Leveraging Your Cultural Merger: 4 Possibilities

In any merger, whether within a small team or between entire organizations, there is always a fear of losing one’s identity.  In the latter case, only one CEO will become the new leader for the merged entities and there is the inevitable sense that one entity’s culture will dominate.

Occasionally, the merged leadership embraces the potential for accelerating the growth of a new organization, rather than focus on operational integration under the oversight of a dominant company.

There are several good reasons why the new organization approach makes sense:

  1. At the time of merger anxiety levels are unusually high, including the survival fear of losing one’s job.  This also creates an openness to change that is often not present in most organizations.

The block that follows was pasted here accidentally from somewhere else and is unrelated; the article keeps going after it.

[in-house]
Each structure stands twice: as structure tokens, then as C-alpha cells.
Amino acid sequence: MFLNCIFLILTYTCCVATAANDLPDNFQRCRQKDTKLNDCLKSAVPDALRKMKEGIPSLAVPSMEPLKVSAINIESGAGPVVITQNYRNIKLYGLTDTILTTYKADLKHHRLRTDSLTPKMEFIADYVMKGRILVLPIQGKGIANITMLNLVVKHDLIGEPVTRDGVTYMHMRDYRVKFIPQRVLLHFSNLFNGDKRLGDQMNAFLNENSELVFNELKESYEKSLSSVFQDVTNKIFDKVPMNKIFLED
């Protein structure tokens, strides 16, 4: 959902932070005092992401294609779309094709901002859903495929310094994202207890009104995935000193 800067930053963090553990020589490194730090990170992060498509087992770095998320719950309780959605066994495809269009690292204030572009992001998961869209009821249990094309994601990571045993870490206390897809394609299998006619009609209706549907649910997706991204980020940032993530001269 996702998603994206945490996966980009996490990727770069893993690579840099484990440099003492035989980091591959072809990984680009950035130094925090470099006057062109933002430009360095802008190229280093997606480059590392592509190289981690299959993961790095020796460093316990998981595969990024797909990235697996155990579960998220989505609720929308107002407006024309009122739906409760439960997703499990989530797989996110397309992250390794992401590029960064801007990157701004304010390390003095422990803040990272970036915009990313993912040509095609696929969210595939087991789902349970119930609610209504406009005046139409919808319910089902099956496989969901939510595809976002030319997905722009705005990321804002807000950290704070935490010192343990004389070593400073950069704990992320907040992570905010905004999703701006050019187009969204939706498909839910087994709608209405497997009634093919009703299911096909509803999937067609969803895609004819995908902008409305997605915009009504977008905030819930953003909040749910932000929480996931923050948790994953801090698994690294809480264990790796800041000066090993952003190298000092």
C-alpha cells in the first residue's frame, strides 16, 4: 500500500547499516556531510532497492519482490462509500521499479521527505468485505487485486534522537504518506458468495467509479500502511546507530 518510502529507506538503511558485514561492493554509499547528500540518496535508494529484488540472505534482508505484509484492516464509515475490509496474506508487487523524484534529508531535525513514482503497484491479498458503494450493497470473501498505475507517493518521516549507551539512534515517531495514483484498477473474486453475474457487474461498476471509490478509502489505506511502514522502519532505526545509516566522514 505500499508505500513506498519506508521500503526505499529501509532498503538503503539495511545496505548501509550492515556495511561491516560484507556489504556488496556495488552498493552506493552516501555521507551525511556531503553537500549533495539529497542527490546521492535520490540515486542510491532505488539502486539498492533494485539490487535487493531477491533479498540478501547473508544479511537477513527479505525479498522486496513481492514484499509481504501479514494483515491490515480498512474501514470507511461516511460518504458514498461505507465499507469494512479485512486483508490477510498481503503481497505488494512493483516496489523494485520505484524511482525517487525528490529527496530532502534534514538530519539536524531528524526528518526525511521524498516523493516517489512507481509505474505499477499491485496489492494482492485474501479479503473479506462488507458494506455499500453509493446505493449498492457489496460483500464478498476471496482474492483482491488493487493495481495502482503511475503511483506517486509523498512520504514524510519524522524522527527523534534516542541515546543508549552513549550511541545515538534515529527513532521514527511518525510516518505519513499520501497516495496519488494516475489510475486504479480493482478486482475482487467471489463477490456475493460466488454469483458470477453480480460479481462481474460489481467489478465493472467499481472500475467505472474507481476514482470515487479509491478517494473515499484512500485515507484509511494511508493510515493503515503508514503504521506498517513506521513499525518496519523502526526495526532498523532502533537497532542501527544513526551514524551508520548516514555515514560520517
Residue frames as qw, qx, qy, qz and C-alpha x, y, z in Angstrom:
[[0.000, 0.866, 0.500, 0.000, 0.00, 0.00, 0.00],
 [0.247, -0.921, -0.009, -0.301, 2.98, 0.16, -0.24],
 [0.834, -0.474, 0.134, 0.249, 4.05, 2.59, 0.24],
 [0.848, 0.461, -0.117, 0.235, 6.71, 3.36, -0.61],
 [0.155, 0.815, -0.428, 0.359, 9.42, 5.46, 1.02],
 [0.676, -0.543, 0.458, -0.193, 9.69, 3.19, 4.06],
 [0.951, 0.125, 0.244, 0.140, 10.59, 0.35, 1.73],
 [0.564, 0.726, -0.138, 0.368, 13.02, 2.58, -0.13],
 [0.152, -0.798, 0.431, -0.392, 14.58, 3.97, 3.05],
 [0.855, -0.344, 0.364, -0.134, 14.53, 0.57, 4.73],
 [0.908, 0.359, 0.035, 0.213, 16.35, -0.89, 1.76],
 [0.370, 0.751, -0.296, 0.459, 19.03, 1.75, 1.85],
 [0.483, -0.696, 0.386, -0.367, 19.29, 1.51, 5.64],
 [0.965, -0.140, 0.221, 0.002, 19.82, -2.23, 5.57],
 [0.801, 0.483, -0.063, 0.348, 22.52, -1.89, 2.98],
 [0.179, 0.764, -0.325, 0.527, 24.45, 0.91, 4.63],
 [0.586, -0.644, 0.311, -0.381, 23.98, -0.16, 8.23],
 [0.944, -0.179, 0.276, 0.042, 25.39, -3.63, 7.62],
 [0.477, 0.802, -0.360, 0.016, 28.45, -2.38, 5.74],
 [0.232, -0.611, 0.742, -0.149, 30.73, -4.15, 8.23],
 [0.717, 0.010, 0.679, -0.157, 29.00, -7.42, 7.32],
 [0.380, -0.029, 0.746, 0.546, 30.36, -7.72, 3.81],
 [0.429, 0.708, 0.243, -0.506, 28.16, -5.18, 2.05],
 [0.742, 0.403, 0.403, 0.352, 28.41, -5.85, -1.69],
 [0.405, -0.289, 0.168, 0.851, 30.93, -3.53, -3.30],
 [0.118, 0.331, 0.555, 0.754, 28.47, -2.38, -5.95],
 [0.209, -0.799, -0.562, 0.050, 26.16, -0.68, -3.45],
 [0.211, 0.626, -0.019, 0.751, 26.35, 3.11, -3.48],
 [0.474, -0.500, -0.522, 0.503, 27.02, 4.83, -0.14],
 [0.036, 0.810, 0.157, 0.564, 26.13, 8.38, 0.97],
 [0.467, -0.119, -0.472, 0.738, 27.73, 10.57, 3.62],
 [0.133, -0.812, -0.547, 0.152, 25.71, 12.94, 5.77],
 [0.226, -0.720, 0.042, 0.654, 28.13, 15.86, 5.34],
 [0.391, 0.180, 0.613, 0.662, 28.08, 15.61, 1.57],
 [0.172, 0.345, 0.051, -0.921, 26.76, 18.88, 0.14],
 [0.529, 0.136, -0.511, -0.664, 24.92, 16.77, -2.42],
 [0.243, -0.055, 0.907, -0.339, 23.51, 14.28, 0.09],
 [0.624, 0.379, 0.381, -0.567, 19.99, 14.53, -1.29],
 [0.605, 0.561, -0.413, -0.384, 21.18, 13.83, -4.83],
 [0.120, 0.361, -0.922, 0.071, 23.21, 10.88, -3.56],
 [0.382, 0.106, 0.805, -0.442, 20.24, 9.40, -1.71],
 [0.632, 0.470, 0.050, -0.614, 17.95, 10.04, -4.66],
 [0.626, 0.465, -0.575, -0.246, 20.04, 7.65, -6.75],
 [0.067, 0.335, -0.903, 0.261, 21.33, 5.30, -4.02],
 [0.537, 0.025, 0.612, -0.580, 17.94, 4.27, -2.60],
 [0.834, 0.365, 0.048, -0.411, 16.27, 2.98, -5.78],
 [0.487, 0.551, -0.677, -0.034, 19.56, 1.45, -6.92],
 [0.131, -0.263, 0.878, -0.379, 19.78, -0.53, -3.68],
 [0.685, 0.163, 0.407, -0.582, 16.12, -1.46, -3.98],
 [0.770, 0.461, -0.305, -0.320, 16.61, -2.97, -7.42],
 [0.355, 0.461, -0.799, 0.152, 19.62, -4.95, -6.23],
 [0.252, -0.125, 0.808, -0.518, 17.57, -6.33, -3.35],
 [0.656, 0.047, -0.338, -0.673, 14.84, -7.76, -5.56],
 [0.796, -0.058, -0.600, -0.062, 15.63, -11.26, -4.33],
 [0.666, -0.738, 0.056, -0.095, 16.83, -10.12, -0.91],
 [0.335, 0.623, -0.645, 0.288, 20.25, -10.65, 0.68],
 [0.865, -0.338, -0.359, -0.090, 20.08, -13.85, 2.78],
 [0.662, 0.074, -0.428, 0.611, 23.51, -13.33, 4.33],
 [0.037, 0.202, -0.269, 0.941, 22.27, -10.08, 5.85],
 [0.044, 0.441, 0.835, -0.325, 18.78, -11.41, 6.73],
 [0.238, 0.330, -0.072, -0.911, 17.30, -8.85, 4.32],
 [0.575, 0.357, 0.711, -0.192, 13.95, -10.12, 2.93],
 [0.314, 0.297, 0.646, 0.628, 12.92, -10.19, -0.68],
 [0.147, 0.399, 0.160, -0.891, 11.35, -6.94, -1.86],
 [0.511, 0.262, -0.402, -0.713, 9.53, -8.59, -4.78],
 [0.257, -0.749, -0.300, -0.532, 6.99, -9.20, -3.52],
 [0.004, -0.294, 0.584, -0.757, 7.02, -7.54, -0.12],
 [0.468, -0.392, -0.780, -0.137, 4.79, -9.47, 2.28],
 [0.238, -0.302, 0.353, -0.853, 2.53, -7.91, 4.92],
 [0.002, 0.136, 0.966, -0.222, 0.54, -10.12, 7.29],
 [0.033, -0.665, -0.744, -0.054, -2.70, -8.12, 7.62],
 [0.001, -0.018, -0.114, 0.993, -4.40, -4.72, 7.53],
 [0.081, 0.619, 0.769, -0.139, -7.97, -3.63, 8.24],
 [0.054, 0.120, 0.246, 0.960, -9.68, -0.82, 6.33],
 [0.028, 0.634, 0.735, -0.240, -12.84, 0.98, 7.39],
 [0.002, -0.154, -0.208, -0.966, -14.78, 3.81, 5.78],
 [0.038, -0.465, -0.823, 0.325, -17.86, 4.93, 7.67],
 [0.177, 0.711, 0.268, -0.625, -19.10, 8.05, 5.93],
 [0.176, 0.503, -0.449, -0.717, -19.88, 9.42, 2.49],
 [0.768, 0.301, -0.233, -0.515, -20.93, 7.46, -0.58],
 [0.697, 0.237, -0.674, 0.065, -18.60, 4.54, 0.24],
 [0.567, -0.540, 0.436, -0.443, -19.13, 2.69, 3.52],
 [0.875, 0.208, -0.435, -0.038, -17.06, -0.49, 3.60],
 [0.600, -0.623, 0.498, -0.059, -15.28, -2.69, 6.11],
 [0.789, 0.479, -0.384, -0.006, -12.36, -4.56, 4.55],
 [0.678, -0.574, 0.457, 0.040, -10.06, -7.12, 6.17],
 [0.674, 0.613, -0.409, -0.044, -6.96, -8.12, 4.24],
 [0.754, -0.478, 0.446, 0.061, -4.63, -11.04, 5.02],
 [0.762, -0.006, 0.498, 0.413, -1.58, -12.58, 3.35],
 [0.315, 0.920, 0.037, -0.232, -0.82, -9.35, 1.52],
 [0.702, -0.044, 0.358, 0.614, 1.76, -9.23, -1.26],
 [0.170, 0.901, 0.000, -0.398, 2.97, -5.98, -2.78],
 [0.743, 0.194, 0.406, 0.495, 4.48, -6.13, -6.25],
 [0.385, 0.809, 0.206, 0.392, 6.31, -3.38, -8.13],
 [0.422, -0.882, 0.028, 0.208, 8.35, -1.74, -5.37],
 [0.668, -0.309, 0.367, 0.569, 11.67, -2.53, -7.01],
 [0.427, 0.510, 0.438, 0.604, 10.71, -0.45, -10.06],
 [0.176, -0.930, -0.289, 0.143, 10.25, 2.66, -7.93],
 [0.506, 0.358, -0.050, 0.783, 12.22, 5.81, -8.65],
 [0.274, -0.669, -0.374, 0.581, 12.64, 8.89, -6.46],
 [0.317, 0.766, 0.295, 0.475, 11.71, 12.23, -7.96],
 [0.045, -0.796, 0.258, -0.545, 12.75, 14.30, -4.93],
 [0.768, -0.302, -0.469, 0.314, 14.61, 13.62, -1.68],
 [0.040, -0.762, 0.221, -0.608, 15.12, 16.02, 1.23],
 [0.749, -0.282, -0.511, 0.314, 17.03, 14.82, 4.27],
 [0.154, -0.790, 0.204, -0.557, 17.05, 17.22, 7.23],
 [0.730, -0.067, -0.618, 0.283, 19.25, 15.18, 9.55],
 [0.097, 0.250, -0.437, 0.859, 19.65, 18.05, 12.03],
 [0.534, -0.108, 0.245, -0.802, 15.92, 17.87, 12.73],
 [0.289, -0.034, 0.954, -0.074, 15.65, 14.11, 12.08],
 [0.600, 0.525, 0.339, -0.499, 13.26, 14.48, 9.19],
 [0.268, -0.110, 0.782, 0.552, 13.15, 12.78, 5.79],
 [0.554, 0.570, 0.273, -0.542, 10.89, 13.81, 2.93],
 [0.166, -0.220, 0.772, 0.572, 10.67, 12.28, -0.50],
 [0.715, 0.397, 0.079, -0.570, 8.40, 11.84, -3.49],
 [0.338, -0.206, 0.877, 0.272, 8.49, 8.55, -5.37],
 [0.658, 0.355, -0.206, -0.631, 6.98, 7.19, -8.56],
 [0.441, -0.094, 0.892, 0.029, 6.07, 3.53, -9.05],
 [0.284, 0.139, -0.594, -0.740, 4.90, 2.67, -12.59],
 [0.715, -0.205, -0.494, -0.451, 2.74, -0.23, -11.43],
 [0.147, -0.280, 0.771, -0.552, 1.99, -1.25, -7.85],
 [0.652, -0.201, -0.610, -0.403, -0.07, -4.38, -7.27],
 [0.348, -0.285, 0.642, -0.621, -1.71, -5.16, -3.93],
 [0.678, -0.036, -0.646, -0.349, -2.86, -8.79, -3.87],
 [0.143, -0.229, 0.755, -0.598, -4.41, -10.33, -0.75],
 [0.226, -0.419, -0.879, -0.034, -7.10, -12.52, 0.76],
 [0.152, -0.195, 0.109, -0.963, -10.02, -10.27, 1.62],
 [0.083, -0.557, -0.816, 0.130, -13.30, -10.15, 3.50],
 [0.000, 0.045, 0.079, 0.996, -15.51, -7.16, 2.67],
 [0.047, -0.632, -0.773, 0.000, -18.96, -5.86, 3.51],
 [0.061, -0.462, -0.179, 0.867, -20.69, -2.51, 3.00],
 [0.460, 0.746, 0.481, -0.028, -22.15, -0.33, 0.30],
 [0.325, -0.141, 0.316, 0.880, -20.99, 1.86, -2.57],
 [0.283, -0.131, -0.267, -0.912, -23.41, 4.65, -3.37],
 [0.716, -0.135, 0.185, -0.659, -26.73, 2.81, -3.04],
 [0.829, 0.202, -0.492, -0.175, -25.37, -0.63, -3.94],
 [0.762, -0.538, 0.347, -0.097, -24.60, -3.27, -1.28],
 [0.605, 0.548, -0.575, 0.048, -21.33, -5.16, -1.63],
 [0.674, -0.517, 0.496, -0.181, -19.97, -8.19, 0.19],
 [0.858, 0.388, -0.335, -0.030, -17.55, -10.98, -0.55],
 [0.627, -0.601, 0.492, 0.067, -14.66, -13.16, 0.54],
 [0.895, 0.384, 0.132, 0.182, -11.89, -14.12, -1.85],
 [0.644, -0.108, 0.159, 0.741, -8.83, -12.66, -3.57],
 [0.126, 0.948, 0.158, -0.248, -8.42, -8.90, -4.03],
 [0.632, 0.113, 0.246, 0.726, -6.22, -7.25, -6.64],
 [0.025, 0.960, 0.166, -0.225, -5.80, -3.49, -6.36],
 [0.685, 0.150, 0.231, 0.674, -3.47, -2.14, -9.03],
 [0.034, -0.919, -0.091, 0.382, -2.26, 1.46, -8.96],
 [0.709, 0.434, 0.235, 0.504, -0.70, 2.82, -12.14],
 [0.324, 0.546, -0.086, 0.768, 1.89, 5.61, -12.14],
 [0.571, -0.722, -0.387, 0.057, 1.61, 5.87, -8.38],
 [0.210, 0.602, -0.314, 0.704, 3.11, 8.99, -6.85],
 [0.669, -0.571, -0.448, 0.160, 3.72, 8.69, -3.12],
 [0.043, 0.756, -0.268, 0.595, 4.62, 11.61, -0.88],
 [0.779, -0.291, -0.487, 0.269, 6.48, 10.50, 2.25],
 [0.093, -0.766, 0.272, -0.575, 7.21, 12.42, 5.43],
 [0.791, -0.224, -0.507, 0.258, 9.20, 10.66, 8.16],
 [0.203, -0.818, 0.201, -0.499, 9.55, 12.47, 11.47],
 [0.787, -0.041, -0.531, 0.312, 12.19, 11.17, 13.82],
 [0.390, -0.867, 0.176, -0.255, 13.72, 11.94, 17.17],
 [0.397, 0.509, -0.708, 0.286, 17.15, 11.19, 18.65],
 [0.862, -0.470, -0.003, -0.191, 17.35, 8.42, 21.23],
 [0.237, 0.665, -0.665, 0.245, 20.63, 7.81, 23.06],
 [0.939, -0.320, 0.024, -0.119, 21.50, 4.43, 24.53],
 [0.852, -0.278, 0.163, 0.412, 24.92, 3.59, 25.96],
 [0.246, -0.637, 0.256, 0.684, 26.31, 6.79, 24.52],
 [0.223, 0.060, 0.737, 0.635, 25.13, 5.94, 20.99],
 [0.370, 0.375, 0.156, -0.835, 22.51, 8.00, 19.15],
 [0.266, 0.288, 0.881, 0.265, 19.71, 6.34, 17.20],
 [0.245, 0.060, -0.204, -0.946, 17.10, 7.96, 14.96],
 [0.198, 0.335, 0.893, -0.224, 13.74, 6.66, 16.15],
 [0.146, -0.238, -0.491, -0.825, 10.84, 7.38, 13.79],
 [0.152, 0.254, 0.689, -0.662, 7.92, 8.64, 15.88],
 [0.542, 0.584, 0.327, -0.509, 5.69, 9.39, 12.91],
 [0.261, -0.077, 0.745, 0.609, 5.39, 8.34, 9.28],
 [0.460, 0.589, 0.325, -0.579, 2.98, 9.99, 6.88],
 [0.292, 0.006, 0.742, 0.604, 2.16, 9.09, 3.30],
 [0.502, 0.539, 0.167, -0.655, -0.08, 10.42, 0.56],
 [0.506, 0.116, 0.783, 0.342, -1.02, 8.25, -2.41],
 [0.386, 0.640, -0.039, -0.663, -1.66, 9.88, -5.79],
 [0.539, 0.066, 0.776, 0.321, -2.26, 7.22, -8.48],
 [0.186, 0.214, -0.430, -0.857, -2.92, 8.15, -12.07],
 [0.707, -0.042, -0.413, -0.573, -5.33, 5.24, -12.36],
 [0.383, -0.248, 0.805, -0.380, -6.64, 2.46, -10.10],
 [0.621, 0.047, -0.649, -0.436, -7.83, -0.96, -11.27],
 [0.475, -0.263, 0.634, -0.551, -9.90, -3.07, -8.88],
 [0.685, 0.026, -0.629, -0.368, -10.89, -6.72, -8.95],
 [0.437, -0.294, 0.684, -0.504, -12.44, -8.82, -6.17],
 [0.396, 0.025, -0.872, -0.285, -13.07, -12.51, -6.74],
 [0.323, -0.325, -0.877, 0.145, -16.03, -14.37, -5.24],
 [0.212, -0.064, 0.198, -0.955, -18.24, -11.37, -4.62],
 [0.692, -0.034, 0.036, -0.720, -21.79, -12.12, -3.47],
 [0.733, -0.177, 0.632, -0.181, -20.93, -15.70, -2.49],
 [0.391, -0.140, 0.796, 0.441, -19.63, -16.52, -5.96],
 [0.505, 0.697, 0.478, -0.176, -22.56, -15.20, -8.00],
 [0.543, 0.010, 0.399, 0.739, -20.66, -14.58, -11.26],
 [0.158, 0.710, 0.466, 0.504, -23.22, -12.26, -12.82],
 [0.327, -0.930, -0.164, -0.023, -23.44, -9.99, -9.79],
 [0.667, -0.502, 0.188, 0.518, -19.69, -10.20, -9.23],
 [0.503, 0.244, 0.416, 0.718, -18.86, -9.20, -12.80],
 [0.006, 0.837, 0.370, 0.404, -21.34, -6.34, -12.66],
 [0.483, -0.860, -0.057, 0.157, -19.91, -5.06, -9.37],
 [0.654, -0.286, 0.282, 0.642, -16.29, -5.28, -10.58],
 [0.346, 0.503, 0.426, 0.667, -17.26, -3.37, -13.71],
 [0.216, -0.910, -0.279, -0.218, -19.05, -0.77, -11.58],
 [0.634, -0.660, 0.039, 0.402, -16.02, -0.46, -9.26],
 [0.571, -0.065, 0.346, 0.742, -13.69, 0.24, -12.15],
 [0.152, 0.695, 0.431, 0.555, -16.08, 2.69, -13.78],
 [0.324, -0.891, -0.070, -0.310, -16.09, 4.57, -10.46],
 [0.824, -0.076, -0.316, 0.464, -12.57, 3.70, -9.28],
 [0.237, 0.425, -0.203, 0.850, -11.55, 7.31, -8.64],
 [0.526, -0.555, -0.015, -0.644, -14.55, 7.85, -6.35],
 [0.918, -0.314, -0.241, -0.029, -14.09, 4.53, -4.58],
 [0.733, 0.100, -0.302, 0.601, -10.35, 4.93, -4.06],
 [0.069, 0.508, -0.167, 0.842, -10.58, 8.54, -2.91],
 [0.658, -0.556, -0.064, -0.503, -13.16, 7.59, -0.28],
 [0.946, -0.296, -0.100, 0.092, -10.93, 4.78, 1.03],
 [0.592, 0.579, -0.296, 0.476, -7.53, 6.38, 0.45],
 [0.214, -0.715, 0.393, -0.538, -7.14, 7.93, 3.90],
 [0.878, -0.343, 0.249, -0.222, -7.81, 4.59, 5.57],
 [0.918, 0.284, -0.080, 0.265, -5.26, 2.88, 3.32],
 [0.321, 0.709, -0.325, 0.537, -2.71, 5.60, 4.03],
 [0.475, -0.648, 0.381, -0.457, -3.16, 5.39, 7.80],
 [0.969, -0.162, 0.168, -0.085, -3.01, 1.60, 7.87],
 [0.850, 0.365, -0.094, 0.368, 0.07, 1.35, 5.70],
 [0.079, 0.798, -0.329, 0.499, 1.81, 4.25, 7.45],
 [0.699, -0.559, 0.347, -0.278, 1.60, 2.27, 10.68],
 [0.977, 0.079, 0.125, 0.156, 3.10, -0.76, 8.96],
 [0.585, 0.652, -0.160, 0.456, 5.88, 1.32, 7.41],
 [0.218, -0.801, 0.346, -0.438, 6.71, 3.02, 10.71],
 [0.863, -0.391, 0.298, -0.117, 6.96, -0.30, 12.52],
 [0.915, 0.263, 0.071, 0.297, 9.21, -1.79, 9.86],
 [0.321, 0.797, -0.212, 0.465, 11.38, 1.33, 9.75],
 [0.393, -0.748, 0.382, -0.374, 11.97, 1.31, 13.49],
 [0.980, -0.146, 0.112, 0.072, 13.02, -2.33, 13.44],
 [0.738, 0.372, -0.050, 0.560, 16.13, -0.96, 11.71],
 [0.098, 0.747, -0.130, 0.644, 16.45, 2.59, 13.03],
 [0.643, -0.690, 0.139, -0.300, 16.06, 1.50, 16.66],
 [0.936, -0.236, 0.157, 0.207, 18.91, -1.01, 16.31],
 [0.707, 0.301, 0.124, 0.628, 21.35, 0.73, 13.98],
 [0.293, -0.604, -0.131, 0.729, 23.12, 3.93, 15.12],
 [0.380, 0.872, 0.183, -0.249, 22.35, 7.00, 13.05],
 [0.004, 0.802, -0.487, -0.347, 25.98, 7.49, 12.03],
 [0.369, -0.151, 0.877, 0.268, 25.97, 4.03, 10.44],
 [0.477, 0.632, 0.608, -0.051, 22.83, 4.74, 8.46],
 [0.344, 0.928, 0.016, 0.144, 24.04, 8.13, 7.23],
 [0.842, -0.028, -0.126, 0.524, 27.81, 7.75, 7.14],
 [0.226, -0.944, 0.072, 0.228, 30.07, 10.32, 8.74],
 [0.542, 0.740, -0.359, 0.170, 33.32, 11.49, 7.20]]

2. Most people in a merged organization want their new leadership to try something new or at least share a new perspective on the future.  In essence, they are saying,   show us the value of our merger.
  3. Mergers are a great time to evaluate the values of a new organization and align action with vision and values.  If your values espouse self-management, why not recalibrate your performance appraisal process and emphasize individual goals and objectives with relevant metrics tied to overall company economic success.
  4. All organizations have their warts and bringing these into open discussion during a merger is usually safer than in normal times.

Most mergers consultants will tell you that the implementation of the merger is the most difficult part of the merger process.  That’s not surprising, but part of the difficulty is in the perspective.  When the focus is primarily on operational integration there is a sense of drudgery that pervades the process.  When the emphasis is on creating a new future, there is an optimistic spirit that brings out the creativity and courage to persist with your values in mind.